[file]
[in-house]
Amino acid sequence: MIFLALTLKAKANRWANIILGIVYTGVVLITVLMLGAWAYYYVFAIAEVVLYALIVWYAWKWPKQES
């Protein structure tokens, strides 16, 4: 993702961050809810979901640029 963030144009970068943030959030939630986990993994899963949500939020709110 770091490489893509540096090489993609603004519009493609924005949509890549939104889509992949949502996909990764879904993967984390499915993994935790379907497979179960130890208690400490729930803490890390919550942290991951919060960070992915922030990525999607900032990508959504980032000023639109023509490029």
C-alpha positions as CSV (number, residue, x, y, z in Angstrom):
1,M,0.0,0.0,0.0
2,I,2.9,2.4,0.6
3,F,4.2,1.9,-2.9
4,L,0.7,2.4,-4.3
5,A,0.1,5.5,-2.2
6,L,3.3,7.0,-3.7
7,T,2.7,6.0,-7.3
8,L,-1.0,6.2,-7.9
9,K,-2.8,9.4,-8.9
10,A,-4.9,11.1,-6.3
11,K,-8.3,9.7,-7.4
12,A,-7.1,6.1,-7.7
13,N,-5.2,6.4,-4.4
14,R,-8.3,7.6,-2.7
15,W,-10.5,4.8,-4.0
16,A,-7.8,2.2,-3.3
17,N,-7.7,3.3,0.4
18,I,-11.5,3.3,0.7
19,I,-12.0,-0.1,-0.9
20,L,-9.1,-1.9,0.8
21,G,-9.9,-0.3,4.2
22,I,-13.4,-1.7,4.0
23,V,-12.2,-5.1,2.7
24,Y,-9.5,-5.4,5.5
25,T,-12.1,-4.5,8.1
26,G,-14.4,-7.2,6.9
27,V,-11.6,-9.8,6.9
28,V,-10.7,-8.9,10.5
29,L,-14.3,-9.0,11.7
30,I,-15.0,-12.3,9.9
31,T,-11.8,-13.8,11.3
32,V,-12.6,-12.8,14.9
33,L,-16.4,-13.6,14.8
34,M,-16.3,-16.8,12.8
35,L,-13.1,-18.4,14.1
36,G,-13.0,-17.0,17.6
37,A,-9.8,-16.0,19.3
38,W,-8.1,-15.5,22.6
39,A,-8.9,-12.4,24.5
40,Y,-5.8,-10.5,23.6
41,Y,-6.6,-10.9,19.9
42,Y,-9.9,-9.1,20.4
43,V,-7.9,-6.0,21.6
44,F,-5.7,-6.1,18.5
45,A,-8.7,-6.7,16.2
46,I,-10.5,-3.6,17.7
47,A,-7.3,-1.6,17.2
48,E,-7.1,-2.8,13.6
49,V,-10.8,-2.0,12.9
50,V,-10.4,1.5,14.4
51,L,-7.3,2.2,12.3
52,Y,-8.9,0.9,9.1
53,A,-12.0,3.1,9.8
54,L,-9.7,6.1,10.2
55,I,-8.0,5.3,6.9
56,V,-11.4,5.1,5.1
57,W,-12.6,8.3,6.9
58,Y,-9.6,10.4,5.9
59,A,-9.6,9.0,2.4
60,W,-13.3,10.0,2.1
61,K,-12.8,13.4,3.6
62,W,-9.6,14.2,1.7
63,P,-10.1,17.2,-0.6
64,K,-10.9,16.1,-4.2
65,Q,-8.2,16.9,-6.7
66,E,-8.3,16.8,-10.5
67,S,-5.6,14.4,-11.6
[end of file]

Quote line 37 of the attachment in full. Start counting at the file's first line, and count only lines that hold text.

33,L,-16.4,-13.6,14.8